Grow Sales By Providing A Better B2B Customer Experience
A 2016 study by McKinsey research concluded that 66% of B2B customers move to another company due to issues of customer satisfaction, not product quality.
And this gap is going to get wider. B2Cs like Amazon and Zappos are setting the standard for customer satisfaction. We’re all giving the edge to companies that make it easy for us to order, pay and ship items. And often we’re will to pay more for these services.
So because the Internet has changed the buying process, B2B buyers are starting to demand the same level of customer experience they receive on B2C platforms. Historically customer satisfaction for a B2C is in the 65%-80% range. But for B2Bs, it’s much lower, averaging less than 50%.
McKinsey research (2016) concluded that 66% of B2B customers move to another company due to issues of customer satisfaction, not product quality.
While it’s true that the B2B buying process is more complex than B2C, when companies re-design their customer-experiences, the results for B2B’s and B2C ‘s are the same:
- Higher client-satisfaction scores,
- Reductions of 10 to 20 percent in cost to serve
- Revenue growth of 10 to 15 percent,
Improving B2B Customer Satisfaction
Though most people think that B2B buyers are rational, they aren’t. Like B2C buyers, B2B buyers respond to emotion. So usually price by itself is not the only deciding factor. Other factors influence decisions, such as long-standing relationships with procurement teams and the general reputation of suppliers.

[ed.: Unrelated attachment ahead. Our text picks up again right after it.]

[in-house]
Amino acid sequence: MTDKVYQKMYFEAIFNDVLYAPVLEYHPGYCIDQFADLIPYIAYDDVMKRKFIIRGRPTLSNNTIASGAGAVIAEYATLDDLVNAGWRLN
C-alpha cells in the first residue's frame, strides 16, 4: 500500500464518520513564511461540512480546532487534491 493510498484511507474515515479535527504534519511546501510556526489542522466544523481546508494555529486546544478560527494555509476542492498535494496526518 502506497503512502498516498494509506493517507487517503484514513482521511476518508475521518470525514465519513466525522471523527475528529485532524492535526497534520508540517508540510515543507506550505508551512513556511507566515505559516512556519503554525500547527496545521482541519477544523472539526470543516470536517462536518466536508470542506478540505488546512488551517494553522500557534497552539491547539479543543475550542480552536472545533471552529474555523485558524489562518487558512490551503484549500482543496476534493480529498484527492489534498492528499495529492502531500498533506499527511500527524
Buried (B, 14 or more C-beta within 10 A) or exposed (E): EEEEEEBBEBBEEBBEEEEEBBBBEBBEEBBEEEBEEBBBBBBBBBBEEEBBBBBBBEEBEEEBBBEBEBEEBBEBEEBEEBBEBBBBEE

In addition, manufacturers are typically one step removed from the end user. Consider the case of an auto-component manufacturer. Its buyers are the automaker’s procurement team. While its end users are the R&D team that includes shop-floor workers. The solution was to break down the customer experience into 3 pieces which matched:
- Its sales force to the procurement team
- Its R&D team to the carmaker’s R&D team
- Its manufacturing head to the automaker’s shop-floor manager
Breaking down the customer experience into three pieces helped the component maker serve the automaker’s varied needs. For example, now the component maker can notify the automaker’s R&D team when its time to test new designs for future car models. And it can react quickly when it does. In addition, the component maker can accommodate the shop-floor team’s need to maintain just-in-time inventory.
B2B customer journeys are often a lot more complex and take a lot longer than B2C. So begin by:
- Mapping all customers
- Creating tracks for all customers
- Cost savings can be found by creating a standard, less complex track for most customers and another for those with special needs, such as requiring specific tailoring, extra services, or additional checks.
According to Blake Morgan, a customer experience consultant, try to think of all the ways a customer wants to communicate with you and design for each of them. This includes using email, YouTube video channels and making sure that your information is easy to read on mobile phones.